Somalia | Drought, Civil War and Anarchy
- Somalia Main Page
- Drought, Civil War and Anarchy
- The U.S. and UN Intervene as Islamist Groups Gain Power
- Al-Shabab Continues to Wreak Havoc
- Long-awaited Parliament Marks Fresh Start
- Militants Terrorize Mall in Nairobi, Kenya
- Leaders of al-Shabab Killed by American Airstrikes
Drought, Civil War and Anarchy
Africa's worst drought of the century occurred in 1992, and, coupled with the devastation of civil war, Somalia was plunged into a severe famine that killed 300,000. U.S. troops were sent in to protect the delivery of food in Dec. 1992, and in May 1993 the UN took control of the relief efforts from the U.S. The warlord Mohamed Farah Aidid ambushed UN troops and dragged American bodies through the streets, causing an about-face in U.S. willingness to involve itself in the fate of this lawless country. The last of the U.S. troops departed in late March, leaving 19,000 UN troops behind.
Since 1991 Somalia has been engulfed in anarchy. Years of peace negotiations between the various factions were fruitless, and warlords and militias ruled over individual swaths of land. In 1991, a breakaway nation, the Somaliland Republic, proclaimed its independence. Since then several warlords have set up their own ministates in Puntland and Jubaland. Although internationally unrecognized, these states have been peaceful and stable.
In Aug. 2000, a parliament convened in nearby Djibouti and elected Somalia's first government in nearly a decade. After its first year in office, the government still controlled only 10% of the country, and in Aug. 2003, its mandate expired. In Oct. 2002, new talks to establish a government began; in Aug. 2004 a 275-member transitional parliament was inaugurated for a five-year term. Parliament selected a national president in September, Abdullahi Yusuf Ahmed, the president of the breakaway region of Puntland. The new government, however, spent its first year operating out of Kenya—Somalia remained too violent and unstable to enter—eventually settling in the provincial town of Baidoa.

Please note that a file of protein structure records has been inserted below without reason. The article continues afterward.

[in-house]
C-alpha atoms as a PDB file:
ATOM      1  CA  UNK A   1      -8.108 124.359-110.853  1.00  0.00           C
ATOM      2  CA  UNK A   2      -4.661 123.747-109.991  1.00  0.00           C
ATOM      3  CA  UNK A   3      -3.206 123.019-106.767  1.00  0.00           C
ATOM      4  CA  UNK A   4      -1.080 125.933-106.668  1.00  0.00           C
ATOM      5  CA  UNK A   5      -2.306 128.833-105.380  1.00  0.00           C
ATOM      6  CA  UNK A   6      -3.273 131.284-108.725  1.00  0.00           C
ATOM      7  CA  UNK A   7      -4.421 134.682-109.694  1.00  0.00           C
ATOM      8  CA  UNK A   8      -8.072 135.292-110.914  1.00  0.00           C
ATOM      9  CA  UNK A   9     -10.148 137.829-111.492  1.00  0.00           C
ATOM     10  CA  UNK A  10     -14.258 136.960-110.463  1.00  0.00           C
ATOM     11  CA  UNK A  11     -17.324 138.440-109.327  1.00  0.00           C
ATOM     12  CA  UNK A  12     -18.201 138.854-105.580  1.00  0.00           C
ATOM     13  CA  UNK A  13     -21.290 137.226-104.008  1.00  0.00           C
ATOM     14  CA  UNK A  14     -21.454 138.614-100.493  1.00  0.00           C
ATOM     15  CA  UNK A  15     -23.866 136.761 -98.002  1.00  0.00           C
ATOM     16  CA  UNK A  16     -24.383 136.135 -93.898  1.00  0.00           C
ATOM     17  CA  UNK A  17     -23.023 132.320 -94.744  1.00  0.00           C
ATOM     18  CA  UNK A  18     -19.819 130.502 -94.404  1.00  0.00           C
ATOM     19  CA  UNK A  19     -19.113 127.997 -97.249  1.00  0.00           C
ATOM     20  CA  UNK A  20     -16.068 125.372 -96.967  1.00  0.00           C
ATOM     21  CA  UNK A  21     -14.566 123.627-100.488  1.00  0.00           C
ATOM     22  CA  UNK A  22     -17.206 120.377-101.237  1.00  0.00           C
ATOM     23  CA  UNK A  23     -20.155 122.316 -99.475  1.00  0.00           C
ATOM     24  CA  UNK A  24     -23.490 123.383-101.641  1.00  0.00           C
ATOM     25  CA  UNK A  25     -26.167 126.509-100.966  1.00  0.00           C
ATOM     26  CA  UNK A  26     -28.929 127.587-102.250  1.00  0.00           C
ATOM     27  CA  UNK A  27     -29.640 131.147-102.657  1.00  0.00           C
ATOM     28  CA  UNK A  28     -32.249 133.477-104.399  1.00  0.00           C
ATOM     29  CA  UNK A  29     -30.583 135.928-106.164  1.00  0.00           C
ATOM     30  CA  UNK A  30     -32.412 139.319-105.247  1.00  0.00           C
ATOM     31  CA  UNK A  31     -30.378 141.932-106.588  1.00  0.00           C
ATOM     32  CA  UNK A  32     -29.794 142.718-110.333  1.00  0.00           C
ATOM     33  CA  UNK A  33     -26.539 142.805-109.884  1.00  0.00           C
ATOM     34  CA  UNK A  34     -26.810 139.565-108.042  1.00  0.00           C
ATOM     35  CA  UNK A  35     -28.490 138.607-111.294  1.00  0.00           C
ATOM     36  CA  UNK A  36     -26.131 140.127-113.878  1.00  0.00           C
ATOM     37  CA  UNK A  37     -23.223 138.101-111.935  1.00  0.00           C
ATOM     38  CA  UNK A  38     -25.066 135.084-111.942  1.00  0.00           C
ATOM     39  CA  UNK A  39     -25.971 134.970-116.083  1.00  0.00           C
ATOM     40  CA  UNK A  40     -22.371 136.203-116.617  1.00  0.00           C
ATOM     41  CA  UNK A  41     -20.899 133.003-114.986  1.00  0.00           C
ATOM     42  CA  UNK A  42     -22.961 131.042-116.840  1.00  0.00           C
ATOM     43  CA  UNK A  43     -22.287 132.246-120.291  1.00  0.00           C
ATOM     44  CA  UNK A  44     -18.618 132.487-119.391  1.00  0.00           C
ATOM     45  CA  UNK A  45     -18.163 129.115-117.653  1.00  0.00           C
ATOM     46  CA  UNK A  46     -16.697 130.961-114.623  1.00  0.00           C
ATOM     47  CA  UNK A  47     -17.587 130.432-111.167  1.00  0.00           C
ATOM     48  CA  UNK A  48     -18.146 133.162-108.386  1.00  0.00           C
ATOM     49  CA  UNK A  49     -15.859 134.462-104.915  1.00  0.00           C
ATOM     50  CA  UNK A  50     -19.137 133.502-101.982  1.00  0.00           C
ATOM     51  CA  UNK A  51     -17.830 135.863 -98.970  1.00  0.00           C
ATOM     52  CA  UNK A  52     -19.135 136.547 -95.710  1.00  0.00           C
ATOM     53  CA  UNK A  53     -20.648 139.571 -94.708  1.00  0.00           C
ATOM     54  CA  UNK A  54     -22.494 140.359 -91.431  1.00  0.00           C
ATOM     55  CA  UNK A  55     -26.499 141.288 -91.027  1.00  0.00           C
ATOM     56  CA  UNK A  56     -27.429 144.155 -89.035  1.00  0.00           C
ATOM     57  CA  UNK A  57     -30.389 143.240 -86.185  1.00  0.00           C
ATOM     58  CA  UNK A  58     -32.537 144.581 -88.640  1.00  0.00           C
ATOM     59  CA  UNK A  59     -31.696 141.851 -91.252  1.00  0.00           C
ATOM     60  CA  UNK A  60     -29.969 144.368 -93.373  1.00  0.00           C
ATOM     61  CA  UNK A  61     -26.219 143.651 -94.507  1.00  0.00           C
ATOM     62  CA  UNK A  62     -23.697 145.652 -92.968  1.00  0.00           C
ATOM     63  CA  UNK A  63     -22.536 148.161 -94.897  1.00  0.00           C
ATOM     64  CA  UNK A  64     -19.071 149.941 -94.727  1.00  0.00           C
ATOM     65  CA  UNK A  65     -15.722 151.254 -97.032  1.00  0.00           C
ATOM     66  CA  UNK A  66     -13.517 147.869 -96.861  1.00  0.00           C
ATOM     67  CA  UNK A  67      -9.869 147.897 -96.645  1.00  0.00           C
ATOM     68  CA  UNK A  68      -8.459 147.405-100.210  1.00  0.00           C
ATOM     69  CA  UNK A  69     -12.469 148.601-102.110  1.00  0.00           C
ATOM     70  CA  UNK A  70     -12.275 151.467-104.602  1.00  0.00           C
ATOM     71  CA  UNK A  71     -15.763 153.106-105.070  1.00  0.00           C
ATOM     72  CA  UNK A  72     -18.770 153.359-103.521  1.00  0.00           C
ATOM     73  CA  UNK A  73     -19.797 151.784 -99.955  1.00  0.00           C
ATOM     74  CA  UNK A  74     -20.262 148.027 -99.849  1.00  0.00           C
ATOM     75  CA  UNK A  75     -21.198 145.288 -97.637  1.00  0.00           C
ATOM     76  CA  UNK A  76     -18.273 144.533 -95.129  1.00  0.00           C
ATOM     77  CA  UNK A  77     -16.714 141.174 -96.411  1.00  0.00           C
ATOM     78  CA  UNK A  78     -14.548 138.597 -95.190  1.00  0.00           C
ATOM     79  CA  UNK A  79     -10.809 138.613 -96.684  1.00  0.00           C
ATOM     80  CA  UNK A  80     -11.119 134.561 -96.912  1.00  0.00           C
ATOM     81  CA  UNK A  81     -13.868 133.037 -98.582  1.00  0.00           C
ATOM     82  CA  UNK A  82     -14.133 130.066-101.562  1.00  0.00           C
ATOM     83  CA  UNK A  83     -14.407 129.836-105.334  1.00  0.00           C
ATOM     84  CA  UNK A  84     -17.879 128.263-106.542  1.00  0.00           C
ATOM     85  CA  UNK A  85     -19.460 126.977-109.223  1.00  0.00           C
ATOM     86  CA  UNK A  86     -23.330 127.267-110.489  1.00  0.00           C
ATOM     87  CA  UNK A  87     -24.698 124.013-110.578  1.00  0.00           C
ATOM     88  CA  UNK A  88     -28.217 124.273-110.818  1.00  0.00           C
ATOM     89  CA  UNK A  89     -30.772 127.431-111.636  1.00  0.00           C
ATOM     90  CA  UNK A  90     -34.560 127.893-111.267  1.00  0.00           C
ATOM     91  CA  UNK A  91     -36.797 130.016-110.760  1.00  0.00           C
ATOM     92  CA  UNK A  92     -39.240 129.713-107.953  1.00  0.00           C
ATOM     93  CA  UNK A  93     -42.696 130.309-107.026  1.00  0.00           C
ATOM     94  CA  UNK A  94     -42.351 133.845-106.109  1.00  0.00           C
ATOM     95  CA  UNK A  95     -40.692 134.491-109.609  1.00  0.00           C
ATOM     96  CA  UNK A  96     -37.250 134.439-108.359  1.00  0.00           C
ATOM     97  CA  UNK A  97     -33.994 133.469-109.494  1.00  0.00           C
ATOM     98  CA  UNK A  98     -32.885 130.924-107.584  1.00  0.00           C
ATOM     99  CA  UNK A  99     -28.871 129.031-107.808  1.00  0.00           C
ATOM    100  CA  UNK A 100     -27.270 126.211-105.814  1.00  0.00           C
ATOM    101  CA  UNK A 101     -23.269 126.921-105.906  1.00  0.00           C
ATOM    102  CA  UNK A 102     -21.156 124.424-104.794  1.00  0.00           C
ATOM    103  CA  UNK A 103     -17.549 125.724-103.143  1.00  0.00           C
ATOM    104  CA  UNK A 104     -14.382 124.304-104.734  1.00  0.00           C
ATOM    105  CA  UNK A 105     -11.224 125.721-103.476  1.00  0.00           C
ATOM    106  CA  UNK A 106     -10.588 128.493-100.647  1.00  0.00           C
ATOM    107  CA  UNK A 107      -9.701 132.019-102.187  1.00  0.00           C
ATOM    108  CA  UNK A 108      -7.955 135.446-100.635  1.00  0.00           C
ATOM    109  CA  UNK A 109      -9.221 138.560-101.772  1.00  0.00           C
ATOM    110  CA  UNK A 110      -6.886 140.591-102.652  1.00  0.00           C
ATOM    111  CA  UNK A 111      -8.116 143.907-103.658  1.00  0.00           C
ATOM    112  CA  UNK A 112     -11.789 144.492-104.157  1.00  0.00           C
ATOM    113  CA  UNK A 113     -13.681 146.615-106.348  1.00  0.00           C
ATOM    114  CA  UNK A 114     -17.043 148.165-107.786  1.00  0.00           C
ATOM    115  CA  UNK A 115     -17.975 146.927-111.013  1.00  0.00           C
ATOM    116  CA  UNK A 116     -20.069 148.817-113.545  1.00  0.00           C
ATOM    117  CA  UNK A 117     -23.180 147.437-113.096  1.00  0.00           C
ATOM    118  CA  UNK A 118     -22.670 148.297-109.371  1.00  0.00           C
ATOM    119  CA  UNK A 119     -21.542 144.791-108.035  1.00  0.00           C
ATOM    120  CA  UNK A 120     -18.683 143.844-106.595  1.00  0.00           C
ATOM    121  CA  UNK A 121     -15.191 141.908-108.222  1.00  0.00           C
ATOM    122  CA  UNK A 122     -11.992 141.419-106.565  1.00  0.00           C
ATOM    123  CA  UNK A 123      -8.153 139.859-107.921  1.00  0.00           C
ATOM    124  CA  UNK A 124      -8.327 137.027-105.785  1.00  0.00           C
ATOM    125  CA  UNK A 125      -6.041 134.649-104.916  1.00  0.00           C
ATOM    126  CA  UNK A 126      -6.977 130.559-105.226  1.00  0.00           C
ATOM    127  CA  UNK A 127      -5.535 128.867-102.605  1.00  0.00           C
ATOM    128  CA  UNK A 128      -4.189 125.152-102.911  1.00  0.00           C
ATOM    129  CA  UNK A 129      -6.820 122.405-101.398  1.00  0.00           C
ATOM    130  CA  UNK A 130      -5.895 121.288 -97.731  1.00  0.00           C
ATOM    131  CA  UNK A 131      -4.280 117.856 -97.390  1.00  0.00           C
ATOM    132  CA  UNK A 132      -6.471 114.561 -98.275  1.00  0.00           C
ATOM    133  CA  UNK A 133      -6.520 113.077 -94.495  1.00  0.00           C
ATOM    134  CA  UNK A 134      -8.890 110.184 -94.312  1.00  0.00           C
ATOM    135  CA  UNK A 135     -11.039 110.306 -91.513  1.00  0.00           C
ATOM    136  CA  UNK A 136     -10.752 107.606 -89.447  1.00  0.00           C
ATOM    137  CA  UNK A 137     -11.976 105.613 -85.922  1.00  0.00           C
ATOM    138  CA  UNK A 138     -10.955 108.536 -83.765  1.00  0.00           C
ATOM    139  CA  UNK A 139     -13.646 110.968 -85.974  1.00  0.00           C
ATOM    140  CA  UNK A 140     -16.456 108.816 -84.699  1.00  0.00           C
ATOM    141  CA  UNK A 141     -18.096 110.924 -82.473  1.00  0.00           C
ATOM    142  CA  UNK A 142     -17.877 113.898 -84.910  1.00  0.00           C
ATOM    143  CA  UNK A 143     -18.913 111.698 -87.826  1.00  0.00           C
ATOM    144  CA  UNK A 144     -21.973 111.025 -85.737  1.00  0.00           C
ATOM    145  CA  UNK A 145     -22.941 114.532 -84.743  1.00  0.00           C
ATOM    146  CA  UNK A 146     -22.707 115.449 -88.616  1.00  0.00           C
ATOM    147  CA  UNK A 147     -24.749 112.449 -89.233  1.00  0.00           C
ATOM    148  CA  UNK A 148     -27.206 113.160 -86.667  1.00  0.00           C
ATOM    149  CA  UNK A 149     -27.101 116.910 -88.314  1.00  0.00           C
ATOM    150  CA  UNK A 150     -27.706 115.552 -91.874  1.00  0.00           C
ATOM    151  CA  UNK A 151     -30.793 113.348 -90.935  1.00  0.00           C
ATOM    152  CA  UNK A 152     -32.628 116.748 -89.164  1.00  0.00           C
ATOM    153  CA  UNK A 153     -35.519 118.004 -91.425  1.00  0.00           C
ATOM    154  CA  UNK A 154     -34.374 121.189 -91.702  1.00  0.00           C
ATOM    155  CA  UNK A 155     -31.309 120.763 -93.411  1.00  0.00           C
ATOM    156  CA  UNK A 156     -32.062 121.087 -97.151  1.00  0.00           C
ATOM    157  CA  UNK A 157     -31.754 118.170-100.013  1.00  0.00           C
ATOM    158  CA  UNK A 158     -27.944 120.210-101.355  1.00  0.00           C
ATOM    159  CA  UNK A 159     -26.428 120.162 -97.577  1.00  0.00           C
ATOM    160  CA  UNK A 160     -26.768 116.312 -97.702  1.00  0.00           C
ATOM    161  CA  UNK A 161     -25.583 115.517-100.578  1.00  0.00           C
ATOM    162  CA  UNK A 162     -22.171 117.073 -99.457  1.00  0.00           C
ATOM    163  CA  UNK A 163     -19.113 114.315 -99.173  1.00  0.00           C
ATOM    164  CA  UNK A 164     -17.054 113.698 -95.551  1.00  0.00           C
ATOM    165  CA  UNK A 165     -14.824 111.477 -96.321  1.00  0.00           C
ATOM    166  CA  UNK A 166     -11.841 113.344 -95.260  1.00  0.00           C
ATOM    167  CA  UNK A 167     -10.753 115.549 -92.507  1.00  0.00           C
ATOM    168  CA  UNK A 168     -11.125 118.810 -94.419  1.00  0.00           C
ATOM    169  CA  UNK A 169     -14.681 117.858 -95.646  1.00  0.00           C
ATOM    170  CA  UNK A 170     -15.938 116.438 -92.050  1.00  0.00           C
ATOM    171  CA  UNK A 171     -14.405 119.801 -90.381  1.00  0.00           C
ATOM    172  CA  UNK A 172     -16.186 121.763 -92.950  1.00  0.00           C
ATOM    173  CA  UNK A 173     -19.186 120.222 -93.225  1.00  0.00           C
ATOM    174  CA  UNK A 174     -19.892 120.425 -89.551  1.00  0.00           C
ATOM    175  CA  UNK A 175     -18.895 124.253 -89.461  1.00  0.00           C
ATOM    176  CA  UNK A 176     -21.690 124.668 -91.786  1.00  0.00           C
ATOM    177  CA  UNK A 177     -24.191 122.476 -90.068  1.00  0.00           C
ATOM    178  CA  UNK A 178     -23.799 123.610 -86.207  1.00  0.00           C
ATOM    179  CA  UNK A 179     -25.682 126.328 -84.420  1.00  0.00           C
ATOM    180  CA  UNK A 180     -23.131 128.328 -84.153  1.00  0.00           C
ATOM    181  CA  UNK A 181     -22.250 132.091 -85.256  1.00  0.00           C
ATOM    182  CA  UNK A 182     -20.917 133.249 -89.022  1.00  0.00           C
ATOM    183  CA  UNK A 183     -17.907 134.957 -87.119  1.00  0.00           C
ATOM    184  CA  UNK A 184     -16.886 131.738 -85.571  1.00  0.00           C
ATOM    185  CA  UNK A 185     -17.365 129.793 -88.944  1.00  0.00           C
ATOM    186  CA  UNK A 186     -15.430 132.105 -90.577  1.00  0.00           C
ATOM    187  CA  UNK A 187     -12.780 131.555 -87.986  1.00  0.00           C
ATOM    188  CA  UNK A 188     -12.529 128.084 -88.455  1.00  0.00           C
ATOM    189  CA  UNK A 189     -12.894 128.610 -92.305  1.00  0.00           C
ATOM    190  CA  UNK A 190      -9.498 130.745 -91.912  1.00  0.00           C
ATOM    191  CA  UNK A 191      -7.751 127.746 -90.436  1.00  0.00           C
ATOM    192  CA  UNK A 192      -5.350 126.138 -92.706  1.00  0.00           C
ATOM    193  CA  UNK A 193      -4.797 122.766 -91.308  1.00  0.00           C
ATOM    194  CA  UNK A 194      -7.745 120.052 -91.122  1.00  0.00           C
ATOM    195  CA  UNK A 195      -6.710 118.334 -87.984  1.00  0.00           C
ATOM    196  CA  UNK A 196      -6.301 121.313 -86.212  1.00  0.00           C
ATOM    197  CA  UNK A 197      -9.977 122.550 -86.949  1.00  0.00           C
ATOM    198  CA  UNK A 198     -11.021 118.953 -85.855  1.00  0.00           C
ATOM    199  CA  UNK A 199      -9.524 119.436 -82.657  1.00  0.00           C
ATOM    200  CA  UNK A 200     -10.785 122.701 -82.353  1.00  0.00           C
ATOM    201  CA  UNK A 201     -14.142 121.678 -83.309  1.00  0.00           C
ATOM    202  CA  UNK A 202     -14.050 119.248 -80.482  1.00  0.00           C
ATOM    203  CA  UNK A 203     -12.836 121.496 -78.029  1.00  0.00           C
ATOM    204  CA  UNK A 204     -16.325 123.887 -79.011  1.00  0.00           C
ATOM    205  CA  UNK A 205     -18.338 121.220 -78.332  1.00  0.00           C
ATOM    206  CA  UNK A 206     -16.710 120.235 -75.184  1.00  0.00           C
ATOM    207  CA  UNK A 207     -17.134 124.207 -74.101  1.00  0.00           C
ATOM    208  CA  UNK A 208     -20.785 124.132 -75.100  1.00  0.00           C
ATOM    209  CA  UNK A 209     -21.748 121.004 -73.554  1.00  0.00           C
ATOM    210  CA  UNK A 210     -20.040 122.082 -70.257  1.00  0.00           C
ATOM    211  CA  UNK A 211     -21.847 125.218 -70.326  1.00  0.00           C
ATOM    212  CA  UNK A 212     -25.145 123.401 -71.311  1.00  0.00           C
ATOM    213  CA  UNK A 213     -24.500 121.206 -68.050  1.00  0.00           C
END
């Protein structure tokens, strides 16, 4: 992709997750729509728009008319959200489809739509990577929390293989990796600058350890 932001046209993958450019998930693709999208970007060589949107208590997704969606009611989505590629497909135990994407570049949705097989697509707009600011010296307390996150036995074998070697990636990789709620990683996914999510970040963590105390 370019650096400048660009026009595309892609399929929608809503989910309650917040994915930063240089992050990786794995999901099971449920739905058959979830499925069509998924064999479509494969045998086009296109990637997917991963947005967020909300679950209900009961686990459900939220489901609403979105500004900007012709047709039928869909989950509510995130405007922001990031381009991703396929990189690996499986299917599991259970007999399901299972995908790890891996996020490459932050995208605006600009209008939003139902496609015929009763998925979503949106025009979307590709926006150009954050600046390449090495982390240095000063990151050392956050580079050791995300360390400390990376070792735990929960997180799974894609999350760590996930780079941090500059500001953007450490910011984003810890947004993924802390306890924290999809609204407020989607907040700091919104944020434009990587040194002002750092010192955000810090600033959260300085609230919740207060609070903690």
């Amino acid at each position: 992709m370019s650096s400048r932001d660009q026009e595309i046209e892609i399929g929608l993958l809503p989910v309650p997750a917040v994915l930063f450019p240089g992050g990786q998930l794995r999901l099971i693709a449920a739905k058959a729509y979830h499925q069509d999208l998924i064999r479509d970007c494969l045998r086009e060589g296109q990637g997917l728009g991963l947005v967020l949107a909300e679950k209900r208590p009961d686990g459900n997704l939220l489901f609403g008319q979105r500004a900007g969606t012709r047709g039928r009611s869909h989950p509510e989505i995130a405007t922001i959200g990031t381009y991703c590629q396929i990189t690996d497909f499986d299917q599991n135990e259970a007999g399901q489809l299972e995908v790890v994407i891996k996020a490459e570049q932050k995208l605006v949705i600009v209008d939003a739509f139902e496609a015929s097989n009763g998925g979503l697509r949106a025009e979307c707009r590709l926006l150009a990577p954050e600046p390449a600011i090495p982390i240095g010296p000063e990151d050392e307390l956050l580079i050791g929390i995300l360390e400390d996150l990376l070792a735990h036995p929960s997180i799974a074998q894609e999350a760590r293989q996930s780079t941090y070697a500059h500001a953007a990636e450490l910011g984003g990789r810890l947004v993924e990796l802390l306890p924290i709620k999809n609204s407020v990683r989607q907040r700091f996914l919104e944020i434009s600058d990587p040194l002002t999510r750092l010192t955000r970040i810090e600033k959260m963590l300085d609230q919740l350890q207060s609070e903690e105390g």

In May 2006, the country's worst outbreak of violence in 10 years began, with Islamist militias, called the Somali Islamic Courts Council (SICC), battling rival warlords. On June 6, the Islamist militia seized control of the capital, Mogadishu, and established control in much of the south. Somalia's transitional government, led by President Abdullahi Yusuf and situated in Baidoa, spent months engaged in unsuccessful peace negotiations with the Islamic Courts Council. In the meantime, neighboring Ethiopia, which has clashed in the past with Somalia's Islamists and considers them a threat to regional security, began amassing troops on the border. In mid-December, Ethiopia launched air strikes against the Islamists, and in a matter of days Ethiopian ground troops and Somali soldiers loyal to the transitional government regained control of Mogadishu. A week later most of the Islamists had been forced to flee the country. Ethiopia announced that its troops would remain in the country until stability was assured and a functional central government had been established, ending Somalia's 15 years of anarchy.